It isn’t often that a synthesizer dishes out the sort of endearing melodicism that we normally associate almost exclusively with string instruments in western pop music, but that’s exactly what audiences can expect to discover in the charming “Darling Anna,” from 2.O.F.’s The Machine EP. Through their boisterous and evocative harmonization with the lead vocal, we get a mood to match the story that the lyrics are telling us, with the end result bringing artist and listener closer together than most pop music would. “Darling Anna” is a breath of fresh air in an otherwise dismal and depressing summer for indie pop in the UK, and while it’s a sterling single by any critical measurement, it’s not the only gem to behold on The Machine.
As strong as the instrumental grooves are in this track, I think of “Darling Anna” as being a major vocal showcase for 2.O.F.’s debut record. Everything is built on the foundation of the lyrical structure; the arrangement of the percussion draws us into the surreal verses while the bassline holds us in a consistent rhythm, making it sound as though the synthesizers and the vocal are moving at two completely different tempos. The confliction only adds to the swaggering energy of the chorus, and by the time that we hit the halfway point in the song, every component is working in such synchronicity that it feels like the track is a solid, singular entity rather than multiple parts carefully layered on top of one another.
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One thing that struck me as curious in my initial listening session with “Darling Anna” was the bassline’s somewhat muted contribution to the backend of this single. Unlike the majority of summer tracks that have been ascending the Billboard charts this July, this song doesn’t sport the sort of grandiose, bloated bass elements that shake your floorboard even when played at moderate volumes. “Darling Anna” is conservative on this front; where some would have introduced a lot of excess on the low-end (particularly in a song that has as much crossover appeal with electronica buffs as this one does), 2.O.F. lays out a slinky vocal harmony that ties everything together neatly and without any unneeded fluff.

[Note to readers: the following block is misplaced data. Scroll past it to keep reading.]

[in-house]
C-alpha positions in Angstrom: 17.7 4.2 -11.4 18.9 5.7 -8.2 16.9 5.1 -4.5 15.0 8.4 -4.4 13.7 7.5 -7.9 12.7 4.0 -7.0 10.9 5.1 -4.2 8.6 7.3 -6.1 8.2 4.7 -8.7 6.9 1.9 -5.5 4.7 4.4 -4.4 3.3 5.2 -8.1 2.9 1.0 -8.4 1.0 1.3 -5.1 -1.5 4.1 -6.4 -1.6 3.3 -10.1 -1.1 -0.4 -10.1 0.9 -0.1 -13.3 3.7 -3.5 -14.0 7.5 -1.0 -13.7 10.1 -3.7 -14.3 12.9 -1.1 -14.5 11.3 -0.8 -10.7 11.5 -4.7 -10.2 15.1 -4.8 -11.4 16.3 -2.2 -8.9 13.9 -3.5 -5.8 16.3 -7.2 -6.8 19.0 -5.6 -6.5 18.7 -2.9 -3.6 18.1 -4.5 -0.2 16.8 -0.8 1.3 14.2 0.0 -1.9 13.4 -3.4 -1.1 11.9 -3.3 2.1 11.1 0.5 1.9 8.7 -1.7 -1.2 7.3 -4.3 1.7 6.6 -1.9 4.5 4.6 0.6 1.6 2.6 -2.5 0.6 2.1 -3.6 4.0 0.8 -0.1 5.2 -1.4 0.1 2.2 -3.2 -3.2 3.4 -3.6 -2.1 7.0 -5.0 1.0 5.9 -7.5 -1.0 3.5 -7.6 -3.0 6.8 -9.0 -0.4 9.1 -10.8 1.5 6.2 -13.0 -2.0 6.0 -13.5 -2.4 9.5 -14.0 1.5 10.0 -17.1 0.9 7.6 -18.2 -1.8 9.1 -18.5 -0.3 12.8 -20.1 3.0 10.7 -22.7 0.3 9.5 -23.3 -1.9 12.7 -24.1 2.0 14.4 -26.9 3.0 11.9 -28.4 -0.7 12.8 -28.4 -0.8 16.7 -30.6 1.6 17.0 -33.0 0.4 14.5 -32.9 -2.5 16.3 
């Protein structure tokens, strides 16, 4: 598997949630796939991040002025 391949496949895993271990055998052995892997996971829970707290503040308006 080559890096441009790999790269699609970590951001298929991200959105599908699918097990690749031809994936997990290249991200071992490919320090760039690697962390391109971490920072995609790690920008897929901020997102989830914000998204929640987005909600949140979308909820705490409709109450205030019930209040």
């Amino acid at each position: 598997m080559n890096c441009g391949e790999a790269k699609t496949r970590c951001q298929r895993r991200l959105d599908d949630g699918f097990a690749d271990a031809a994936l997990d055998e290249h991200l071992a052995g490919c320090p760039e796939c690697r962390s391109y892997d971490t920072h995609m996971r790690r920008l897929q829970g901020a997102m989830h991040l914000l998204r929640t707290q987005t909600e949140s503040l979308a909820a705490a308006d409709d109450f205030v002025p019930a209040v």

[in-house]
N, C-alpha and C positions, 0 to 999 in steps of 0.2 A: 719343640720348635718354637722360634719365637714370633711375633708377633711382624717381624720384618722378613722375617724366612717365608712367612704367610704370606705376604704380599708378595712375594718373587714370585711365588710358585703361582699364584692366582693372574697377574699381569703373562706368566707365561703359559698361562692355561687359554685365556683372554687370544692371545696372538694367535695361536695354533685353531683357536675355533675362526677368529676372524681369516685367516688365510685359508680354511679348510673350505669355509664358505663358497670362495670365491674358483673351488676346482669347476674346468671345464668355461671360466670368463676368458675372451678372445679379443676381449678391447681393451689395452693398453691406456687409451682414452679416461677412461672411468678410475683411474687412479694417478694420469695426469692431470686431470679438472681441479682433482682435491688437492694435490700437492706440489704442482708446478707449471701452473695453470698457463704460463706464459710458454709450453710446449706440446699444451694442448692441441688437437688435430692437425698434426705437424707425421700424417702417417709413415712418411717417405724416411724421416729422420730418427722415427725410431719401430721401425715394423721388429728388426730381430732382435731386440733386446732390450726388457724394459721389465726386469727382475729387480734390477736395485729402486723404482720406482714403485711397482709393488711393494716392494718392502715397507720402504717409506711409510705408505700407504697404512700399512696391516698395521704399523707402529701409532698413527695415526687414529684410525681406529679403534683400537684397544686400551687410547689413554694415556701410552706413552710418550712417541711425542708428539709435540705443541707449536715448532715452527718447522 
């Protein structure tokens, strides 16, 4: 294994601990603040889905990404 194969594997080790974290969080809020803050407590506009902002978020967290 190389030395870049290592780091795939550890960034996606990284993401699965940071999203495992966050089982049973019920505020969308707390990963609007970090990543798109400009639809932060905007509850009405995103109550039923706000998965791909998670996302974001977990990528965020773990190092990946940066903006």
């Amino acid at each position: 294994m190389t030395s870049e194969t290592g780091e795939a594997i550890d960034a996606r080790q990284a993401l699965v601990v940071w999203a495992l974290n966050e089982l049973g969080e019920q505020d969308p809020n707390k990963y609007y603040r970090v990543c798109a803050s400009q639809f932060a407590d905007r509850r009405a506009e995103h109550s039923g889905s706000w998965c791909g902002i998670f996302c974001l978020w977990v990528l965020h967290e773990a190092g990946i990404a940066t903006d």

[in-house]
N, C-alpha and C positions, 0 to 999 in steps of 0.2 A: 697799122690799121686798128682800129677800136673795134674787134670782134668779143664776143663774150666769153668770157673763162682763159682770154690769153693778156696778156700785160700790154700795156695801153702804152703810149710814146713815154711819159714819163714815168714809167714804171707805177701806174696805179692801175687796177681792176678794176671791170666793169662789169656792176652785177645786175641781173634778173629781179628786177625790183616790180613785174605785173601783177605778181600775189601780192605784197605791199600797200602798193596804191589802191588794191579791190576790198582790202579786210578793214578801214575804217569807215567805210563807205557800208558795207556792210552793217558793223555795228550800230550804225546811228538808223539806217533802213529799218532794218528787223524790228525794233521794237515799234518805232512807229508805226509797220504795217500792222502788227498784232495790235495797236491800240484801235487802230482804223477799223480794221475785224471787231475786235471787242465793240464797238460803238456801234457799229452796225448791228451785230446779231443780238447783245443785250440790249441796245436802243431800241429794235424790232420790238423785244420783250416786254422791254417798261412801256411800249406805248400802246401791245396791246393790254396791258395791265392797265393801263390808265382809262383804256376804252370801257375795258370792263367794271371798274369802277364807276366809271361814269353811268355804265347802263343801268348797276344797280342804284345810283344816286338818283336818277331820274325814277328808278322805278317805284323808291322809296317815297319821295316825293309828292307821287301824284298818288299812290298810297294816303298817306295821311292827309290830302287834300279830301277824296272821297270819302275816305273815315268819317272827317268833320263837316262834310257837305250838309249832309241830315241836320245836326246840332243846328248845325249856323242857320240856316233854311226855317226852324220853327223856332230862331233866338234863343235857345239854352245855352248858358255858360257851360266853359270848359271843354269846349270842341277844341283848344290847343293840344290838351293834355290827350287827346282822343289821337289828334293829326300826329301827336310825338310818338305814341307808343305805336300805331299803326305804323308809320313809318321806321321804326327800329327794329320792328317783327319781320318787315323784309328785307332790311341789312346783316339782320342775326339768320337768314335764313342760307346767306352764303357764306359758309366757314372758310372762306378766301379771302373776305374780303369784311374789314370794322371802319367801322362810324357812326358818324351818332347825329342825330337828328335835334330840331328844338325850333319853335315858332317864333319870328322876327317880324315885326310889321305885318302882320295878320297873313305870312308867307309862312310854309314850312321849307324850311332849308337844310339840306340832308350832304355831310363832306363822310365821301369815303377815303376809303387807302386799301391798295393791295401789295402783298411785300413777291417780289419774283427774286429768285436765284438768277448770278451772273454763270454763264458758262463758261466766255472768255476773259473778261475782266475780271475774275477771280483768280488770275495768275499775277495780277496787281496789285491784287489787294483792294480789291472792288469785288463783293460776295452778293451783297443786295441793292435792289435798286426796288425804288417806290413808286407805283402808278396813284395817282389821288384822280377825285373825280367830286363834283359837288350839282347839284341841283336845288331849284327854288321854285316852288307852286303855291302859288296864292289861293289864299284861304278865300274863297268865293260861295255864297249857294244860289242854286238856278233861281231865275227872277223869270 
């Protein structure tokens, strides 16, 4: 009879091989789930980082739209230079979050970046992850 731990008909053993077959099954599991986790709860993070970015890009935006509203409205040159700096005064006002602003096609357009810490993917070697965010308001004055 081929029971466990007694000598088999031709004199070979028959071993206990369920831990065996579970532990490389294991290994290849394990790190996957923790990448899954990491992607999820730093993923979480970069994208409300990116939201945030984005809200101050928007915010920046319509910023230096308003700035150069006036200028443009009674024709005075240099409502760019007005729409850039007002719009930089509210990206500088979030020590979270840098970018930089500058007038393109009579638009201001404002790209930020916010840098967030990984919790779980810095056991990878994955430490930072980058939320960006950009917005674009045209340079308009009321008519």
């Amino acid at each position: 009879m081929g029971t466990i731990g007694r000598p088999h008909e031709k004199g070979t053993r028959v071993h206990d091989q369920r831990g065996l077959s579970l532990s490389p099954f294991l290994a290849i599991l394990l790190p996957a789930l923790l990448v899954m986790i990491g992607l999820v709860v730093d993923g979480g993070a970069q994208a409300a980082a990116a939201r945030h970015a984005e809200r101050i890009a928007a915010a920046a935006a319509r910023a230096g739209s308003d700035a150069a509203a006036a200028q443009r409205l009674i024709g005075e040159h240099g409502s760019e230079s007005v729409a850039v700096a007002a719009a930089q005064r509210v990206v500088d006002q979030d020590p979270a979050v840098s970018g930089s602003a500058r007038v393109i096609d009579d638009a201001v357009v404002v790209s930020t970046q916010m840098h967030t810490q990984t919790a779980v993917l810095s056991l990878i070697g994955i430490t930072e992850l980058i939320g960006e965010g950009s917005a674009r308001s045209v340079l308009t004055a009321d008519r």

Club fiends and pop music aficionados alike should make a point to check out what 2.O.F., the brainchild of Tim Milliken, has cooked up for fans in The Machine and “Darling Anna,” as both are sparking some legitimate accolades this season. I wasn’t sure what to expect when I came into this review, but I certainly didn’t anticipate on hearing the cerebral textures and postmodern harmonies that make up this track’s inner core. Milliken absolutely hits it out of the park in his debut under the 2.O.F. moniker, and with any luck, it won’t be too long before he reconvenes in the studio for a complete LP of this music. There’s still time for this sound to come into its own a little more than it already is before the 2020s roll around, and I for one am excited to hear the next batch of experimental results sooner than later.